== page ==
The philosopher in me has been bubbling to the surface again. Many years ago my enquiring mind led me to the conclusion that most of life’s dissatisfactions come from unrealistic expectations not being met.
Erica has vetoed the next paragraph and asked me to delete it as she regards it as sexist and demeaning to women. I have left it in at great personal risk to myself as I believe it illustrates my point so well. Please accept my advance apologies if it offends.
Unrealistic expectations can start early in life, for instance when a young girl reads the fairy-tale about meeting Prince Charming, marrying him and “Living Happily Ever after”. We all know that the chances of a young girl meeting a Prince Charming (If any exist at all) are very slim and will only end up in disappointment as the fairy tales expectations are too great.
The same applies to travel. If one heads off to South East Asia with the expectation of eating an English breakfast every morning, one will be disappointed. If one expects crystal clear rivers (as found in country France), one will be disappointed. If one expects the same standard of hygiene as the western world, one will be disappointed. Many travellers especially in our age bracket set themselves up for disappointment from the moment they leave home and they are the ones who you hear saying “I can’t wait to get home”.
If the same people had left home to travel to South East Asia with the expectation to indulge their senses with the fabulous sights, sounds and smells of an exotic region of the world peopled by a melting pot of ethnicities they would enjoy it all as we do. If they decided to observe and immerse themselves in different way of life to theirs and to enjoy without comparison to home then their expectations would have been met and their horizons broadened.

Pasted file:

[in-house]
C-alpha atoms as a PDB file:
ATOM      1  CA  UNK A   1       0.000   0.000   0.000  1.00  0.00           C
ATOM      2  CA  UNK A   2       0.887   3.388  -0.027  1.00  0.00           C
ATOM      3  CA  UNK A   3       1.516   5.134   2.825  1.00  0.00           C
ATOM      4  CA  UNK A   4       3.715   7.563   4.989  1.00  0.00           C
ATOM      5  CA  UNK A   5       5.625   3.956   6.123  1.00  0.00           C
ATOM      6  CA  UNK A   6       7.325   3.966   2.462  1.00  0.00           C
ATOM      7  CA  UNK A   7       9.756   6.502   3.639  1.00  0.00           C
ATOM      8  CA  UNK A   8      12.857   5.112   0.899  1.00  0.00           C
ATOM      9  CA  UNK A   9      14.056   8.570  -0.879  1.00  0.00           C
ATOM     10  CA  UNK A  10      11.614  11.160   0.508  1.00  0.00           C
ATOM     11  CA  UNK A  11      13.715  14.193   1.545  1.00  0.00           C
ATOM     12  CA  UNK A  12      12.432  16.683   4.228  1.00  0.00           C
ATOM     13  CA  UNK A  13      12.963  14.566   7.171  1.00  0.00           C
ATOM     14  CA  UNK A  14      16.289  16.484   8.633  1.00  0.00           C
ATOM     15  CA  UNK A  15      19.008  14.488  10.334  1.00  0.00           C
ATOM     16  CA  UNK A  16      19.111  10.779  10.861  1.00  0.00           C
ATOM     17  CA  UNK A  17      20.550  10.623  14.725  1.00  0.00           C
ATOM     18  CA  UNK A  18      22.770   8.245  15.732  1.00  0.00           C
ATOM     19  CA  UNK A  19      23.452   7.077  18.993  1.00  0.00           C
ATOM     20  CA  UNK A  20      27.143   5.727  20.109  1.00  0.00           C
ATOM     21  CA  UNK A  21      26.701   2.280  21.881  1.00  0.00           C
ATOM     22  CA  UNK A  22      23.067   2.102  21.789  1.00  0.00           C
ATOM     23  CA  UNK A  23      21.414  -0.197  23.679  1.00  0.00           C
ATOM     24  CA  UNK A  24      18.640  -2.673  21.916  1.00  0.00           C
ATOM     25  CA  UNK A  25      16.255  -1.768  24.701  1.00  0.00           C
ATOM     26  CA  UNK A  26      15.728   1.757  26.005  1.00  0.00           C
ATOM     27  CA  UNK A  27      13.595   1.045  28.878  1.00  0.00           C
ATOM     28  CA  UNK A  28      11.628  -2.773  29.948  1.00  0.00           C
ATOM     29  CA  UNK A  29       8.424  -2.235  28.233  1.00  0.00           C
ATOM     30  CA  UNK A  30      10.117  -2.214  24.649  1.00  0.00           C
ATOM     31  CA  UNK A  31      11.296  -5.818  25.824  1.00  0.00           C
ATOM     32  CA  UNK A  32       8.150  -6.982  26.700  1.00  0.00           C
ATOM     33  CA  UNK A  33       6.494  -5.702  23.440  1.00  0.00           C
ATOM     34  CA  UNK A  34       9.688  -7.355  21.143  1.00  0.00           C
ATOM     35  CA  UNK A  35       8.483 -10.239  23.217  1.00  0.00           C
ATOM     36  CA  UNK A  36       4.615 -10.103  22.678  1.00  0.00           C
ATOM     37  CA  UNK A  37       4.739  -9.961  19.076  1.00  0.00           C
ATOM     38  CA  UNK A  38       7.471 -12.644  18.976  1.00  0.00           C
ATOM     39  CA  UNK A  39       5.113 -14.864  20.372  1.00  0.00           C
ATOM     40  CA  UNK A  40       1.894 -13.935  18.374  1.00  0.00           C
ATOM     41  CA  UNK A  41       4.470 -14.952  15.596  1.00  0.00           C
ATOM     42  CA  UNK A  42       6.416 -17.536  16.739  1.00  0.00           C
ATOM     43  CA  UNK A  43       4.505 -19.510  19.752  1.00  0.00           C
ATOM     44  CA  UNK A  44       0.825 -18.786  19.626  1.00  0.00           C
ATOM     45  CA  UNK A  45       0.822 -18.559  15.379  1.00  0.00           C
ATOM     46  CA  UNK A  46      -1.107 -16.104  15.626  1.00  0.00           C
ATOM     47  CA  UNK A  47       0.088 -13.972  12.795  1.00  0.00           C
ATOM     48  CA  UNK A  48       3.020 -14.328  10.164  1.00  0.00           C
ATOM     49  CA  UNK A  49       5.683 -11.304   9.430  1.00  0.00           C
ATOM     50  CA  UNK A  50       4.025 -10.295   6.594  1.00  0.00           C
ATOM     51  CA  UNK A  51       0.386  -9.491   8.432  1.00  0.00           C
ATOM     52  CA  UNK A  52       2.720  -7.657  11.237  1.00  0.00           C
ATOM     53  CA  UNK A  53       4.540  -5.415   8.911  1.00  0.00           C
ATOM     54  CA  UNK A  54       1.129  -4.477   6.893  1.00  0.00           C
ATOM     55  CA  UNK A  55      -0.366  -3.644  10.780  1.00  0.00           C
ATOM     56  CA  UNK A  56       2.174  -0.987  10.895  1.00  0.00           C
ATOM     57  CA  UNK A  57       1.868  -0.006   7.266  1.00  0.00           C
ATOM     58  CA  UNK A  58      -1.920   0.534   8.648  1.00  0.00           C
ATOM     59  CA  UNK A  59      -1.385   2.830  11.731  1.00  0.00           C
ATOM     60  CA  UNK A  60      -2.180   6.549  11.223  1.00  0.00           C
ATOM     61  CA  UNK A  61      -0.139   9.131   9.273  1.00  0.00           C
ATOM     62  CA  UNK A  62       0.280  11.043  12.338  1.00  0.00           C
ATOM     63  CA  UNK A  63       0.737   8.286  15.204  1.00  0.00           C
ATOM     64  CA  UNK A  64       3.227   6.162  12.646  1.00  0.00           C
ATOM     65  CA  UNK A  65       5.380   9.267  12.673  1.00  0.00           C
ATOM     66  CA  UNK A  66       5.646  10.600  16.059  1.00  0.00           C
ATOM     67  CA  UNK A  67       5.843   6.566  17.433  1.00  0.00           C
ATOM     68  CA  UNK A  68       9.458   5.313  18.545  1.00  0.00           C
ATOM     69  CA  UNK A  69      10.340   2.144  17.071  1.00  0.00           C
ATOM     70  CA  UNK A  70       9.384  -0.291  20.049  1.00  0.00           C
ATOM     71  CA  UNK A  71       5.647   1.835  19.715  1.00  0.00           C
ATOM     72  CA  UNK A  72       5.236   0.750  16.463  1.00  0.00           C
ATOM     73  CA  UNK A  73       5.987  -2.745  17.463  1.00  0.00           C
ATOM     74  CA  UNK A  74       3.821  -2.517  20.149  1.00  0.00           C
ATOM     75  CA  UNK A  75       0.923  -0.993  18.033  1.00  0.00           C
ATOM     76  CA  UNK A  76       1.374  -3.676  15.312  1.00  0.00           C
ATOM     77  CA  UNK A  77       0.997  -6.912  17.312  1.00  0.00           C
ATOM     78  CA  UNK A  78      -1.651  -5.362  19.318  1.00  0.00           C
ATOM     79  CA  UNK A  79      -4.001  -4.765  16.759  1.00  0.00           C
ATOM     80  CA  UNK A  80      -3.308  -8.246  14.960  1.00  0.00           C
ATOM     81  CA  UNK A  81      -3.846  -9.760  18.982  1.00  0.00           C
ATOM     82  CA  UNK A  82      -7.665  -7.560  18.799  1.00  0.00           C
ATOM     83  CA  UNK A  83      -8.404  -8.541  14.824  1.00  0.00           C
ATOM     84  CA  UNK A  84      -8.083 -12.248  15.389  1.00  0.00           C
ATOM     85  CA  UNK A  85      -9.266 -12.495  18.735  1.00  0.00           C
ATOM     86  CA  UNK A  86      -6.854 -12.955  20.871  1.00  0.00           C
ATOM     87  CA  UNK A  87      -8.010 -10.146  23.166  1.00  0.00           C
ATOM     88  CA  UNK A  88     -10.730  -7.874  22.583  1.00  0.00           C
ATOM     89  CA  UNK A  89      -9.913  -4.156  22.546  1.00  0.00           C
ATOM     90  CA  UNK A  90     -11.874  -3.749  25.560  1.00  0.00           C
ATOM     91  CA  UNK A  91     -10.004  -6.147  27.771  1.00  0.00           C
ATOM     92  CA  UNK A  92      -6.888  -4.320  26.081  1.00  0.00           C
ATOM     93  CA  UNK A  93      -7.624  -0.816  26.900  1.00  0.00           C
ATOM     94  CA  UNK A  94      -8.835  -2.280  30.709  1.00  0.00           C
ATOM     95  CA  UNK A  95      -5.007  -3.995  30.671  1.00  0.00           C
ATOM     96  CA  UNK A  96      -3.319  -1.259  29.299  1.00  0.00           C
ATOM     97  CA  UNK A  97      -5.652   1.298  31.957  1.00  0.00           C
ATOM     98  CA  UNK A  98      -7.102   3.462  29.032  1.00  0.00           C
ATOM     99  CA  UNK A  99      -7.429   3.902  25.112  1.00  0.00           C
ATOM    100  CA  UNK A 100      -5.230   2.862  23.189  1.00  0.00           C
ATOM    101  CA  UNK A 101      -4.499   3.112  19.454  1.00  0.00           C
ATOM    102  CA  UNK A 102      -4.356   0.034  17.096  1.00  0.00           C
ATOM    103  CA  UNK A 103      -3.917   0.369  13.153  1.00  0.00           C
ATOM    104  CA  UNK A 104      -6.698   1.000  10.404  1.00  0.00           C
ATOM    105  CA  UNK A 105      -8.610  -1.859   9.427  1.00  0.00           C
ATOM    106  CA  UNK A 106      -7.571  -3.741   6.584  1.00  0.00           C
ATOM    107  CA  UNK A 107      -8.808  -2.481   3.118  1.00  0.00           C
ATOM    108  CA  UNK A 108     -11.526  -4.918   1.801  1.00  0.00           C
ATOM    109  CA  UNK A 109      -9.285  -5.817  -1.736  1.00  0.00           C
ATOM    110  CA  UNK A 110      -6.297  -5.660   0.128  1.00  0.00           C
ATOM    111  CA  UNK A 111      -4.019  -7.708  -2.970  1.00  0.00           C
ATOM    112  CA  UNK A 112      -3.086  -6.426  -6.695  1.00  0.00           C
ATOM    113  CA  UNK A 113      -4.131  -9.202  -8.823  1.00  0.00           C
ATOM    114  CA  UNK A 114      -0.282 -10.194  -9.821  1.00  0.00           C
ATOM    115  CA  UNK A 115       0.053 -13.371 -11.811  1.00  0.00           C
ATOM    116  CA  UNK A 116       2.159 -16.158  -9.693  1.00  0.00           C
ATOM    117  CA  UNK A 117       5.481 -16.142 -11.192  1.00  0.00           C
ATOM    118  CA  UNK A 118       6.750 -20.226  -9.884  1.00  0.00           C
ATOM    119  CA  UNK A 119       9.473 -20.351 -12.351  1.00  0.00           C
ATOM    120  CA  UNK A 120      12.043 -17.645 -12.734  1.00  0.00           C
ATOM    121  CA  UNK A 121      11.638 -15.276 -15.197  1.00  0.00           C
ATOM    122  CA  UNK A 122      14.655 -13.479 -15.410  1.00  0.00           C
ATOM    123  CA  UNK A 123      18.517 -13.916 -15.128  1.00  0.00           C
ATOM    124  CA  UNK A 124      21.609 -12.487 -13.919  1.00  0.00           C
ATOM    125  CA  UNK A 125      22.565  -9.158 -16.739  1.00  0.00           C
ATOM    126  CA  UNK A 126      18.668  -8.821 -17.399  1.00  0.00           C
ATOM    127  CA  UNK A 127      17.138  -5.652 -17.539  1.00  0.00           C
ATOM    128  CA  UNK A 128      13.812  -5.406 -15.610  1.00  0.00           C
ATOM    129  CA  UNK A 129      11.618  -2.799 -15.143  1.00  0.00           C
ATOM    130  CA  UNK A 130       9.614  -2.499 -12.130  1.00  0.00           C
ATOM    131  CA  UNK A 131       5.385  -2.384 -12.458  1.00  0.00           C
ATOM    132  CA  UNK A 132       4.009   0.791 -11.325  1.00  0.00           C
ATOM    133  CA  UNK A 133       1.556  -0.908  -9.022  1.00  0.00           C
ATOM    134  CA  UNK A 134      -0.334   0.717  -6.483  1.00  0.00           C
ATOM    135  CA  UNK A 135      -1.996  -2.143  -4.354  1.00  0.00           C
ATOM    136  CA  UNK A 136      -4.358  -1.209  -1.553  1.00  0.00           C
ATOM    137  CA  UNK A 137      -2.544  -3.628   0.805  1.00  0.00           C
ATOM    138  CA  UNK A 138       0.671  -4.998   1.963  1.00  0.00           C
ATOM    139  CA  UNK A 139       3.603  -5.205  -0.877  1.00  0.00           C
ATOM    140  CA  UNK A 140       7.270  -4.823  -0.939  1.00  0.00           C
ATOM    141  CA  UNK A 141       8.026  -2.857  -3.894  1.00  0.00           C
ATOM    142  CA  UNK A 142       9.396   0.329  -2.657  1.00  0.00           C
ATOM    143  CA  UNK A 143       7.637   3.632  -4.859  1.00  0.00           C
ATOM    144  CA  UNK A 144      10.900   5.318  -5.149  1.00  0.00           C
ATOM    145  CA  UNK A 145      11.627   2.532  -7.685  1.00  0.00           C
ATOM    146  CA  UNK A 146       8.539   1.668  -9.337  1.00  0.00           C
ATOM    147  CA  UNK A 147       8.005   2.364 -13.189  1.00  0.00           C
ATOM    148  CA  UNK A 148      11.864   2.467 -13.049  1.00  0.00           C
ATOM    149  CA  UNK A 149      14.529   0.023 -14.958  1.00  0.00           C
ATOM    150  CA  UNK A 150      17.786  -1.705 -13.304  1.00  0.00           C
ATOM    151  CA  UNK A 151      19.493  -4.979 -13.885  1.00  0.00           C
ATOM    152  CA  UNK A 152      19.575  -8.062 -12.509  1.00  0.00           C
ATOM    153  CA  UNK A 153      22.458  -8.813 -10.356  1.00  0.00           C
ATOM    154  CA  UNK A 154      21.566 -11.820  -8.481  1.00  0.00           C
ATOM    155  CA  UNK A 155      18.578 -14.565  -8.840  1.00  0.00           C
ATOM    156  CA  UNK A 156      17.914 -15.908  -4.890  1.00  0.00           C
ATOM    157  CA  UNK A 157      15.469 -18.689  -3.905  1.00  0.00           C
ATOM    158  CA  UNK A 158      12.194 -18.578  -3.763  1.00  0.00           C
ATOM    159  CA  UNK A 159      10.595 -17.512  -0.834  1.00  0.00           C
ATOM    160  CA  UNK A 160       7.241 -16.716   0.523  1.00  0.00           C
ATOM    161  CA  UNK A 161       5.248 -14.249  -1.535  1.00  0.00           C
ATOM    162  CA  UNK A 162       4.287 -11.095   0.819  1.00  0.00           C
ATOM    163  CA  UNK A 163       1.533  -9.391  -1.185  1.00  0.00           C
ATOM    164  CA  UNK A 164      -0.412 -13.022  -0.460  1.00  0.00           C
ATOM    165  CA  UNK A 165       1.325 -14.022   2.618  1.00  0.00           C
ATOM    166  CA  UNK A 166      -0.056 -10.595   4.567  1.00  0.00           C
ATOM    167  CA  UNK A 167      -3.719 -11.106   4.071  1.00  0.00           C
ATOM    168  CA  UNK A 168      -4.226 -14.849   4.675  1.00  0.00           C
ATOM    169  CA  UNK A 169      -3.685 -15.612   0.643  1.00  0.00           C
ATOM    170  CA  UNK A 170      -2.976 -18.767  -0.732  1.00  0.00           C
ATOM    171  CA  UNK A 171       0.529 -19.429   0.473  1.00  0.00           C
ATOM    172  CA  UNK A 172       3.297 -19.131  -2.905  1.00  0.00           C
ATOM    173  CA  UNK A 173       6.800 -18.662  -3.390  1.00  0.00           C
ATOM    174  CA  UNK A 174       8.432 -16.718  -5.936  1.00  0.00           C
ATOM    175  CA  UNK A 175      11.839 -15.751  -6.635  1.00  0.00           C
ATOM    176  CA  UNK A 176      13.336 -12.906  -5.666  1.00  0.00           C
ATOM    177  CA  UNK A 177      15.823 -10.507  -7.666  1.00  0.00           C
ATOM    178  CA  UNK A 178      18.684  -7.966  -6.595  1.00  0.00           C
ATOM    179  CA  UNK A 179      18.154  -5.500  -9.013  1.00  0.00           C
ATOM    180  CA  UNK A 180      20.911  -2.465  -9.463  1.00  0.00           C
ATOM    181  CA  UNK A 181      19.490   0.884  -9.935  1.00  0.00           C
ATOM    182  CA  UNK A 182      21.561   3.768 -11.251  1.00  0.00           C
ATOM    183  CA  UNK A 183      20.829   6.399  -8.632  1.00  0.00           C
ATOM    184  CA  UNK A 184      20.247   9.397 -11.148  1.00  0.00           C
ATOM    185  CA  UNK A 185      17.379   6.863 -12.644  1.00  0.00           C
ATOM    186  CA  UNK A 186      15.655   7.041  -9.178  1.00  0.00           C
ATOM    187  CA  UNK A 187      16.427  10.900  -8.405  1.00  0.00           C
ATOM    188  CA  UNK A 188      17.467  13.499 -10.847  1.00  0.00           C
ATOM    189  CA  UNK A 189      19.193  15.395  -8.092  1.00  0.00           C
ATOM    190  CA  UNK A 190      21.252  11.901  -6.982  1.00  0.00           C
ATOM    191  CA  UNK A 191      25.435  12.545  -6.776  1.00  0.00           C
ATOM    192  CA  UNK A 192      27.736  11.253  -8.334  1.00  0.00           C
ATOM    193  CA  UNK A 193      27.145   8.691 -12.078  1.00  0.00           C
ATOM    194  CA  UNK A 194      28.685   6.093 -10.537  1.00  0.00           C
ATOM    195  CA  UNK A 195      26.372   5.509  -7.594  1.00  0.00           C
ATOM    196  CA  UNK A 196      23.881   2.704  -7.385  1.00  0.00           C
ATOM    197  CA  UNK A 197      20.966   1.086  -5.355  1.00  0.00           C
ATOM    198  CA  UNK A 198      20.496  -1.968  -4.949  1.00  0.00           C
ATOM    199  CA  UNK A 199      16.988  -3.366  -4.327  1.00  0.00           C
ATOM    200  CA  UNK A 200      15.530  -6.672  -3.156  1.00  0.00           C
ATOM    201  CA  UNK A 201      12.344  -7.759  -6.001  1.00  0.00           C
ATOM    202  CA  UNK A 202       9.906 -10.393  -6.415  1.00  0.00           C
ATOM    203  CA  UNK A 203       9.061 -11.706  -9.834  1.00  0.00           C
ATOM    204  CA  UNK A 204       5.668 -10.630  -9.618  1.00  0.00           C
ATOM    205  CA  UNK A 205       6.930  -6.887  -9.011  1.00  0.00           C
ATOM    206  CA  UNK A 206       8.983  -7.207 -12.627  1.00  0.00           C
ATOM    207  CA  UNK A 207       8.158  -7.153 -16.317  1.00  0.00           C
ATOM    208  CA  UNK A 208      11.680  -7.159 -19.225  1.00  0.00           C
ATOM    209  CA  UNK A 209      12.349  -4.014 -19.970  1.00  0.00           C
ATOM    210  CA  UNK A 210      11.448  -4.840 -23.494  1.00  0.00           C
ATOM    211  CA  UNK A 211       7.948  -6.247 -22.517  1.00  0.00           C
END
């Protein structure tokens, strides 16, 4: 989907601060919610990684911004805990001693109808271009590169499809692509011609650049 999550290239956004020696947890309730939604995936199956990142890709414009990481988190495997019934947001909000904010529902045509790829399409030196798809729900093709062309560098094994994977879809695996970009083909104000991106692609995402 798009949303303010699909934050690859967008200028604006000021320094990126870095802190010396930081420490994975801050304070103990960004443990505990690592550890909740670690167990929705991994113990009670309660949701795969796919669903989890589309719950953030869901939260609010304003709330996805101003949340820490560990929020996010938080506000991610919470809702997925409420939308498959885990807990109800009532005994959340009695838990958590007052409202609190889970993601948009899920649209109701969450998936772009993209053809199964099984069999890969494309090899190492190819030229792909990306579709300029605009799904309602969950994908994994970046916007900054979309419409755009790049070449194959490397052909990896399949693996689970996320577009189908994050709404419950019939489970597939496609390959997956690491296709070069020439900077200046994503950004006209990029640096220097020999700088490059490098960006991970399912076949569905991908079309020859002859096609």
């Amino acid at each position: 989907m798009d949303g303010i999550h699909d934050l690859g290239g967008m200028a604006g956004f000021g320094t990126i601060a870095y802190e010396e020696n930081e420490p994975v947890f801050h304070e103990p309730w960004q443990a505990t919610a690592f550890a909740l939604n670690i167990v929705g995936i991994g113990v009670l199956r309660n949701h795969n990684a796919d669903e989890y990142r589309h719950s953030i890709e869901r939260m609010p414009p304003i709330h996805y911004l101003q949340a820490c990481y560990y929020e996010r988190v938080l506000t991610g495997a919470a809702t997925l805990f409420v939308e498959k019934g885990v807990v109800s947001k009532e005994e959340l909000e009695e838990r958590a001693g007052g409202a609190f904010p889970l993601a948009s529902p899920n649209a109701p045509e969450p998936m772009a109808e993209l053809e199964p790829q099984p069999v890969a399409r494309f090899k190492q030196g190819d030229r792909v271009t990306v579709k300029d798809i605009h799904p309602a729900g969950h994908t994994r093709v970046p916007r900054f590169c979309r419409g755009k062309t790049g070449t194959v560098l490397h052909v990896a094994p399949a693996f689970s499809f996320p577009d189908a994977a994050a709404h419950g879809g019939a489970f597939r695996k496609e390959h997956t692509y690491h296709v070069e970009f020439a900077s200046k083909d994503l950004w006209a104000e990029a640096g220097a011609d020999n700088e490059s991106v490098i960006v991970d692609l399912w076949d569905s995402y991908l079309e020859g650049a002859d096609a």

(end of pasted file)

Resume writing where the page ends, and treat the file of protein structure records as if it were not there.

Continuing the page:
Having travelled to so many places in the world we can say, “There is no best place in the world” as you commonly hear jingoistic travellers refer to their homeland. The world is full of remarkable and exciting places that one does not have enough time to visit in a lifetime. Why go home?
I think it is incumbent on ourselves and websites like Planet Boomer to alert and inform fellow retirees that a wonderful and different world is out there just waiting for them.
One of the reasons I write this blog is to try and make it easier for retirees to “Get off their couches” and “Seize the Day”. By detailing our daily experiences it is my hope that it will give some idea how easy it really all is if you are informed and your expectations are set at a realistic level. If just one retiree gets up and goes a result I will have achieved my goal.
Sorry about the above. I have now got the philosopher in me under control so on with today. Planning to take a Sampan across the river to an Ethnic Malay Kampong to see how they live.
Instead we took a River Cruise on a Sampan style boat for an hour and saw Kuching from the water which was a revelation. We were the only passengers as it is off season here. Along the riverfront were many old Malay houses many of which were on stilts into the river. A large wooden boat fishing fleet was anchored downstream behind which rose some of Kuching’s high-rise. When Erica asked the Cruise man where the boat went he replied, “Up and Down”. Took a pic of Erica with him as he was quite a character.
We then ventured to a supermarket about 100 metres from our lodge in a shopping centre called Plaza Merdaka. Was very comprehensive carrying everything an expat retiree would need including the essential ingredient Red Wine!